Weird to take a picture of dirt – I know. As you know, every picture has a story and this is no different.
This particular patch of dirt has gone through quite the evolution. In a way it is reminiscent of the Shel Silverstein book, The Giving Tree. The dirt patch is always ready to do what we ask of it and it gives us so much more.
When my children and I moved into my current house, my youngest was excited about the big play area in the back yard. To a six year old play equipment in their back yard is a big deal. This was a small set with a couple of swings, a climbing area and a little spot for a fort. She was excited every time she went to play in the yard. She didn’t play in the dirt much, but she did love that fort with the swings. This little patch of dirt was the strength beneath the equipment and made for a soft landing if you slipped out of the swing. Trust me – I know.
As my children grew, the need for the play area became less and less. Every once in a while I would see my daughters with their friends sitting on the swings while they discussed the latest crush or the happenings at school. This happened less and less. It became obvious that the play area just wasn’t needed anymore. We tore it down and stored the wooden pieces.
The next great project was to try a vegetable garden. I used some of the wood from the play equipment to mark off the garden by building around the patch of dirt. I thought this was going to be easy – the dirt was already there and all I would need to do is drop in the seeds. I dreamt of the delicious vegetables that we would enjoy from the garden. But, that didn’t happen. The little dirt patch tried. Some of the seeds sprouted, but little critters got to them before we could get any vegetables. I tried this for several years and finally decided no more gardens.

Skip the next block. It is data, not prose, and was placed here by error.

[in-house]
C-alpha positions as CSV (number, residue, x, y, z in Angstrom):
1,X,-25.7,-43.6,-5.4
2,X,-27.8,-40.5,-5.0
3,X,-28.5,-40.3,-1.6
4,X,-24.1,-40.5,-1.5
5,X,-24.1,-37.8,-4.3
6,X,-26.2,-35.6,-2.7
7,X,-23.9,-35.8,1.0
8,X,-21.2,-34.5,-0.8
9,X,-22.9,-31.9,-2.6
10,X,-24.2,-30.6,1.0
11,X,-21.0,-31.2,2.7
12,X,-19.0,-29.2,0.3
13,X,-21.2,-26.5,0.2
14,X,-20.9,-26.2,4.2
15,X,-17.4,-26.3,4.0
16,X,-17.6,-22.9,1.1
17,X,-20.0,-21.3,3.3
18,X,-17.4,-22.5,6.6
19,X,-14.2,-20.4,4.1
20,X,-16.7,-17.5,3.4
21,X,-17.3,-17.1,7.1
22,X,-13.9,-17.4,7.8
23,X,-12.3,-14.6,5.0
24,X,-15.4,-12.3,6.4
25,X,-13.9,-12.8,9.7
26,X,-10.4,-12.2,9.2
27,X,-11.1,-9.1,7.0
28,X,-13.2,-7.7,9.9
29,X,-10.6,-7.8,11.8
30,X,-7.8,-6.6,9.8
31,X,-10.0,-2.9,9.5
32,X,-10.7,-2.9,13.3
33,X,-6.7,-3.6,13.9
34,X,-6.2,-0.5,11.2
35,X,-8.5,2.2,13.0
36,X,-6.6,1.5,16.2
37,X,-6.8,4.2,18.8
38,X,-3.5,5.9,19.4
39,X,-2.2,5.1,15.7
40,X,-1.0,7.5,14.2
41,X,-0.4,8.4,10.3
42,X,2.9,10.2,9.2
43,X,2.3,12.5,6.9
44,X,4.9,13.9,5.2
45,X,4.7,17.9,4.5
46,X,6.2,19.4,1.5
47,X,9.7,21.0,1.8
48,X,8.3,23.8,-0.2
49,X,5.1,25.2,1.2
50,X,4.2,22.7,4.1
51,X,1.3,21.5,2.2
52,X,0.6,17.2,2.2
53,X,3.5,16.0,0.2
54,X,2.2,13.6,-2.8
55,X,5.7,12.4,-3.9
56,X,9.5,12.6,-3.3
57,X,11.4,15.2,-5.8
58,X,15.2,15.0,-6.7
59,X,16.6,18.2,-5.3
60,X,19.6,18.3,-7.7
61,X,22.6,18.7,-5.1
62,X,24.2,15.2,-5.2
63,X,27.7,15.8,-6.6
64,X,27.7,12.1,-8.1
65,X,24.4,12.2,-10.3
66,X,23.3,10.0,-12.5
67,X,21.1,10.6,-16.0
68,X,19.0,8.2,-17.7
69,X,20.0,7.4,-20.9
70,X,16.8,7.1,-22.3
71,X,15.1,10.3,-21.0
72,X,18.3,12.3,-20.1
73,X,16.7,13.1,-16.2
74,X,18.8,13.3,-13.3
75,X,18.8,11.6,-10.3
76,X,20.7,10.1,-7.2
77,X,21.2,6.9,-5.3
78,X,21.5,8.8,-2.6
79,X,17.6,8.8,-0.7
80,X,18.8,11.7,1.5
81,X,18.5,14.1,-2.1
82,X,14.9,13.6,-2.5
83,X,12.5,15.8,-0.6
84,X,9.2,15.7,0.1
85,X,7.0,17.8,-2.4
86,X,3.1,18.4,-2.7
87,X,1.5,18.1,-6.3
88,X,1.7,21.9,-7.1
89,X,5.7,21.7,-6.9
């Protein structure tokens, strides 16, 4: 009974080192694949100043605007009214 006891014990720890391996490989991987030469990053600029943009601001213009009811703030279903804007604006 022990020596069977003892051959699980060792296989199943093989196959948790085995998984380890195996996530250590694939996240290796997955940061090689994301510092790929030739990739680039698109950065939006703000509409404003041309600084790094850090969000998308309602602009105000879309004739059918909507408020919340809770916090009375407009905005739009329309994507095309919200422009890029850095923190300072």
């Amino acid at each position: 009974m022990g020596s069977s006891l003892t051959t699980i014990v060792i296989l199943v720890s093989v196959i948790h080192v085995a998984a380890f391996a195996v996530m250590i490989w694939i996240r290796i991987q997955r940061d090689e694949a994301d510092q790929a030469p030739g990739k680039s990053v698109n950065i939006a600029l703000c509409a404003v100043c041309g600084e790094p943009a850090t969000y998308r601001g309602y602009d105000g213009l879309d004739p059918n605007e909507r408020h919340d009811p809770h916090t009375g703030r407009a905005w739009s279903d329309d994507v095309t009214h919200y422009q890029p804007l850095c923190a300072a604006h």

Even when the gardening was done, I didn’t put any grass seed down or try anything to fill in the patch of dirt. I just let it be there. This was not necessarily by design as I hadn’t decided what I wanted to do next. So, the patch of dirt just sat there. I was almost ready to put some sod down to get some grass to grow when I noticed all of the activity in this little patch. Several different types of birds would cool themselves in the dirt. Even rabbits and squirrels found the dirt to be a perfect place to rest. It was about this time that I got my camera and begin taking photos. My new photography hobby began – inspired, in part, by dirt.
But the greatest thing this patch of dirt has brought is a place for me and my grandson to play together. We have spent hours playing in the dirt. We’ve dug a lot of holes, planted many rocks, built roads for pretend cars and made mud pies. We would always be dirty when we were done playing (some times it was more muddy than dirty). This was no big deal because it meant we had had fun (and now we could play with bubbles while he took a bath!).
I now have a granddaughter, who I look forward to spending time with, while playing in the dirt.
So yes, it is just a patch of dirt. But, for me, it is a treasure chest of memories.
Here’s some photos of the fun in the dirt.
Yes, I am grateful for my very special patch of dirt and all the wonderful memories.
Hope you liked this post. Thank you for stopping by and checking out my blog.
All photos are originals by Kim Lawless.